Category Archives: WRITING


I went to a regional writers’ conference in September that offered really good ideas for writers who know they should plan to do their own marketing. I know I don’t read everything that is available on the subject of blogging, so there were a lot of new ideas for me.

We all know that we need a “platform”— a way to reach the people who will be the audience waiting for our books when they are published. We have all heard that we need a blog, so those people can find us before the book comes out. But what should we write about? And how can we ever hope that people will find it?

o Research that doesn’t fit in your book!
o Sample book content;
o Expand on places/scenes in your book;
o Relevant issues in the news;
o Back stories on characters;
o Sample book content;
o Review books in a similar genre; (This I have tried. Do I dare criticize writers who have published in the field, when I have not? Is that audacious, or what?)
o What is on your nightstand.

o In case you have been as out of it as I have, this means getting as many people as possible to find your blogsite! This forces me to admit that I have clearly not been on top of blogging trends. I had not read the posts that told me to watch out for this. But maybe it won’t be that difficult:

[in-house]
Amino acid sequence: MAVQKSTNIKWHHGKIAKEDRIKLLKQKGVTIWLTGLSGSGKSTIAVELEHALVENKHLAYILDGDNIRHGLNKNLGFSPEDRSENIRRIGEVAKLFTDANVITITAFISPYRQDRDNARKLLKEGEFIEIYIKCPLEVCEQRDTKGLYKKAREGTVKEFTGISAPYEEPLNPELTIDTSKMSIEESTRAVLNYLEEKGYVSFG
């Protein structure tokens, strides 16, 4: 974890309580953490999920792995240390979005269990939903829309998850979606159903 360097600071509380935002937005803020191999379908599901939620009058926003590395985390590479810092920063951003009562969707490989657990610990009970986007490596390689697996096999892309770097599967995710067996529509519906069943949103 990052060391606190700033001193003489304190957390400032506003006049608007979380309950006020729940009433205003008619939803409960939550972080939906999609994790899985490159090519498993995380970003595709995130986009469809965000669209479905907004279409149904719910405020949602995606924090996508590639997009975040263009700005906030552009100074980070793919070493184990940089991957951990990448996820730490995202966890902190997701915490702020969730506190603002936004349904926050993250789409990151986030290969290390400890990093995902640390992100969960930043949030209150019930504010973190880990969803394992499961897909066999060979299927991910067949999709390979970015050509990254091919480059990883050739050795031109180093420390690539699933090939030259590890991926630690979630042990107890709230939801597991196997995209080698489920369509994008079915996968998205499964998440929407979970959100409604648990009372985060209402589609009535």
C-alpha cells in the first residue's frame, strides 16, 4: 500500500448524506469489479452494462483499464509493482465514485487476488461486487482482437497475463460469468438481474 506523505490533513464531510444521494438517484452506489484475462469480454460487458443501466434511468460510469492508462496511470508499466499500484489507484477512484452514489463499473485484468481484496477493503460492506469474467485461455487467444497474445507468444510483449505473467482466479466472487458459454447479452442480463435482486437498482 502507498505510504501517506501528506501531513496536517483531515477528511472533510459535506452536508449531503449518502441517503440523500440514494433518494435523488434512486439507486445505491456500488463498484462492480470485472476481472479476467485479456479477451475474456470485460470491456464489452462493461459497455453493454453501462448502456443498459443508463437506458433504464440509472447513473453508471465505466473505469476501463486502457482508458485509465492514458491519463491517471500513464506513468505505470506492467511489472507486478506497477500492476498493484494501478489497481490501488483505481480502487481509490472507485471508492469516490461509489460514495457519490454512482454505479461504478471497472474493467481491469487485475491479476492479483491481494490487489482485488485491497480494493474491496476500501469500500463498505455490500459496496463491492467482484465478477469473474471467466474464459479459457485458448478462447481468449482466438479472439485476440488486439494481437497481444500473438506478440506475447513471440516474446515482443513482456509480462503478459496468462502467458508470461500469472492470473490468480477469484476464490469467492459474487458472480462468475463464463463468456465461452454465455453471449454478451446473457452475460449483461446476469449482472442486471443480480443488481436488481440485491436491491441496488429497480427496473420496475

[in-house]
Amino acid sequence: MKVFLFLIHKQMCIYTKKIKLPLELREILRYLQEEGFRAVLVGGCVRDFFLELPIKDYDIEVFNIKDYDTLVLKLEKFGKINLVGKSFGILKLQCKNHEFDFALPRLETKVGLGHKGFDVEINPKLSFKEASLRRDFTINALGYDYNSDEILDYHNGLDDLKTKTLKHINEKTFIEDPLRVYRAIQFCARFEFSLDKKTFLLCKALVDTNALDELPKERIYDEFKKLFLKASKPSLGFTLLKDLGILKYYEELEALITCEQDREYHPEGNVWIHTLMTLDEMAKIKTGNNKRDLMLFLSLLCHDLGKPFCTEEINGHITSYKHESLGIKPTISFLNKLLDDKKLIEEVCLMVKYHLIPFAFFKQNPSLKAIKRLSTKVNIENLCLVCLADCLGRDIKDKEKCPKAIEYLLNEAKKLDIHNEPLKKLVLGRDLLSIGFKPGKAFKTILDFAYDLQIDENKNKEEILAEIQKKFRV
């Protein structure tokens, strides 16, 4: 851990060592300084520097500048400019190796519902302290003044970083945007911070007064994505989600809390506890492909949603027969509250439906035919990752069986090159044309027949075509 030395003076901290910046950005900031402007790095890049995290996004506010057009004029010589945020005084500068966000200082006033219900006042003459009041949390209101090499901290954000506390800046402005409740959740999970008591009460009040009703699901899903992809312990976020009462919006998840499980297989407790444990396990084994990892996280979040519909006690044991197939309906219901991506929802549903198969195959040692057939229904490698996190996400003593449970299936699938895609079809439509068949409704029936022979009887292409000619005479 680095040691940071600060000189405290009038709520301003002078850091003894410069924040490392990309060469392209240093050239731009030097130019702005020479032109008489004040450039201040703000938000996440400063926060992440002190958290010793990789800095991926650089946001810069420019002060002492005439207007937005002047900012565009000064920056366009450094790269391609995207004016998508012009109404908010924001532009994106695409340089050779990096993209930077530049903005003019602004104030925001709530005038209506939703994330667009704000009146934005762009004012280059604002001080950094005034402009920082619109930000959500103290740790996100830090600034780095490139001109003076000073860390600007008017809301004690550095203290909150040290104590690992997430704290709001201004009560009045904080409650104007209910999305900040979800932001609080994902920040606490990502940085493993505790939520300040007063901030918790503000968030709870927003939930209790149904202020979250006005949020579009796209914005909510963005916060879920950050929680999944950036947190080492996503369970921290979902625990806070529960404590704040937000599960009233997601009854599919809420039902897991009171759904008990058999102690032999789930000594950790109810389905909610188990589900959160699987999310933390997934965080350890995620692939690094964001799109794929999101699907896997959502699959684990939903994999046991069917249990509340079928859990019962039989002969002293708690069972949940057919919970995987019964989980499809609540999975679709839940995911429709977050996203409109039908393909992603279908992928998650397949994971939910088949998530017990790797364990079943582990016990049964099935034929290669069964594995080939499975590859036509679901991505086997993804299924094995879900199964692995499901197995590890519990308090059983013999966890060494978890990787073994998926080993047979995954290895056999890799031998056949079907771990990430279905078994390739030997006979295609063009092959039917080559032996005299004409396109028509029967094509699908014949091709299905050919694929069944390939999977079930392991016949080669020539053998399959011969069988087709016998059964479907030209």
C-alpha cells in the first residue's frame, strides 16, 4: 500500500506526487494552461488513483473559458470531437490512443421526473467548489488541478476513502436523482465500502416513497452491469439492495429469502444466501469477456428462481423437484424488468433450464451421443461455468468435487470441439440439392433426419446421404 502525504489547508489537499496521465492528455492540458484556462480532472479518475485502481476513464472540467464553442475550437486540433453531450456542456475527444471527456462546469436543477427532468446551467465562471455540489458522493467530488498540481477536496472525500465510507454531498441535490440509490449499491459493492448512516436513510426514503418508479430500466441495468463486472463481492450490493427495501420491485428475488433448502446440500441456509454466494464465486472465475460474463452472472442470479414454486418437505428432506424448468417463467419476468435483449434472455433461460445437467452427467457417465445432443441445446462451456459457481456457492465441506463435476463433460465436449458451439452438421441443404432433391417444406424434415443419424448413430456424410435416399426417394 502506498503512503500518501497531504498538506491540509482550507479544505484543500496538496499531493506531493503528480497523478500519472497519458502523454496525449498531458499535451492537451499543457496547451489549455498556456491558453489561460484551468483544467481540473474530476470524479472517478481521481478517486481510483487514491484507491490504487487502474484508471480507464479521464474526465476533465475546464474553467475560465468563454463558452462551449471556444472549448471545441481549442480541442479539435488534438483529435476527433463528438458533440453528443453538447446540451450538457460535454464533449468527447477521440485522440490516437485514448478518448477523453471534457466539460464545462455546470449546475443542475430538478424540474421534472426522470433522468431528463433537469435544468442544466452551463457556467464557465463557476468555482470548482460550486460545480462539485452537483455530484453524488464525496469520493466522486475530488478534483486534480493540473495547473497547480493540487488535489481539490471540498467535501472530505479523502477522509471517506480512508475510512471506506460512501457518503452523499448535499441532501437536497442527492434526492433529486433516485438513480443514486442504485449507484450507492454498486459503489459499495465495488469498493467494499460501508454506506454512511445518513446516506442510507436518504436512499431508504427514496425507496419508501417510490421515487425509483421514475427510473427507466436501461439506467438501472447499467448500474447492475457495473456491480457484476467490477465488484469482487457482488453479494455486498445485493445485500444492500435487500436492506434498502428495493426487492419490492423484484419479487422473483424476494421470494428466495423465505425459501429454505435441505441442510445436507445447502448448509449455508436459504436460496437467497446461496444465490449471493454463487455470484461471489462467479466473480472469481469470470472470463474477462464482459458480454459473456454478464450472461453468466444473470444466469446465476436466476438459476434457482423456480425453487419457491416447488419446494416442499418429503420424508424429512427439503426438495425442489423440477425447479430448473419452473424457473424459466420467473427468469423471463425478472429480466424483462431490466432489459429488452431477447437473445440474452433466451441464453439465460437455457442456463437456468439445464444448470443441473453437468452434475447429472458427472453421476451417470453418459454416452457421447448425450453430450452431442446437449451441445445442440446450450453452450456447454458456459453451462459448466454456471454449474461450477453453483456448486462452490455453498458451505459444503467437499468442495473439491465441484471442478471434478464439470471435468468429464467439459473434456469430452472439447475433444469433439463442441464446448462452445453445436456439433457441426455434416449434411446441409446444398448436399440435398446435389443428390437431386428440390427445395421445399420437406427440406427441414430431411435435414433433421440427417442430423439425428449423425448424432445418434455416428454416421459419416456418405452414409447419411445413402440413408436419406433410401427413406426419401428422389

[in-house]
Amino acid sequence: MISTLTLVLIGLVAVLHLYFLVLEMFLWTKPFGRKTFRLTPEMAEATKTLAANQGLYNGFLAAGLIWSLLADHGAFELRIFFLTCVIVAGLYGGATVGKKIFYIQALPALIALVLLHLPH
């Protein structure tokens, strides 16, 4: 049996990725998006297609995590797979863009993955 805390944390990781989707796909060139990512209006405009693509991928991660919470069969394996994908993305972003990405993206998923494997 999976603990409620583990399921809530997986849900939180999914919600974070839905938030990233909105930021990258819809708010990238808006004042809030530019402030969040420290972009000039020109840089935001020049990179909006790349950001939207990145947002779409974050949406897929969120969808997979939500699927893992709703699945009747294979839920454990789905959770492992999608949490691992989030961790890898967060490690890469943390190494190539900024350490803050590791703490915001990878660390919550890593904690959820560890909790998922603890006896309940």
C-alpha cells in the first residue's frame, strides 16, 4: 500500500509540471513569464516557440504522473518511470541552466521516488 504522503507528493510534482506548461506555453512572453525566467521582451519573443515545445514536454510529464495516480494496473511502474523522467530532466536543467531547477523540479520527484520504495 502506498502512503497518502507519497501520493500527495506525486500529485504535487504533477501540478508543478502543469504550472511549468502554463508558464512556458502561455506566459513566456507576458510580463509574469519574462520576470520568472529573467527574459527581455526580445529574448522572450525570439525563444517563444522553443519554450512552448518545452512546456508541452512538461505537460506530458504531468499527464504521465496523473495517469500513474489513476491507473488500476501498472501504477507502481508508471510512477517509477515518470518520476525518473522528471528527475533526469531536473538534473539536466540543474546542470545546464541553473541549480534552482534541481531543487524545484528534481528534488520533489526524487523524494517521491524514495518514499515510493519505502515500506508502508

o Most important: use keywords or tags to identify ideas in your posts that are popular among people using GOOGLE to find info, answer questions, etc.
o It is apparently important to GOOGLE [I now realize that the “word” must stand for God Of … … … … … — have you figured it out?] that we post regularly. If we don’t post regularly, then GOOGLE somehow knows, and does not rank our blogs highly. Fortunately, “regularly” does not mean daily; it may not require weekly effort; and it may not even require monthly writings on the web. Apparently, it should just be on a regular schedule. (I tried to ask GOOGLE if it were true, but all I learned is that they use an algorithm to establish Page Ranks. If that is the case, regularity could be a factor.)

o Write shorter blog posts: 300 – 800 words; 1200 words is no longer the expected norm.
o Include one photo per page or post. Unless, of course, the whole purpose is to show off your photos. I suppose a travel journal could have more photos than text, but if the purpose of your blog is to show off your writing, let’s weight the scale in favor of words.
o It is better to renew your blogsite subscription for more than one year. Apparently GOOGLE knows that too. Longer subscriptions suggest that you can be found there for a good while, and are not just trying out this writing thing before moving on to another interest.
o There are marketing businesses that can make your site a star. There is software you can link to your blog to give you a daily evaluation. There are whole books on the subject —available as e-books, of course.
o Or you can relax, write about what interests you and connect with people who share those interests.

Good Luck!

Viking contributions to English

There were three interesting Iceland-related events in Seattle recently and I managed to attend them all.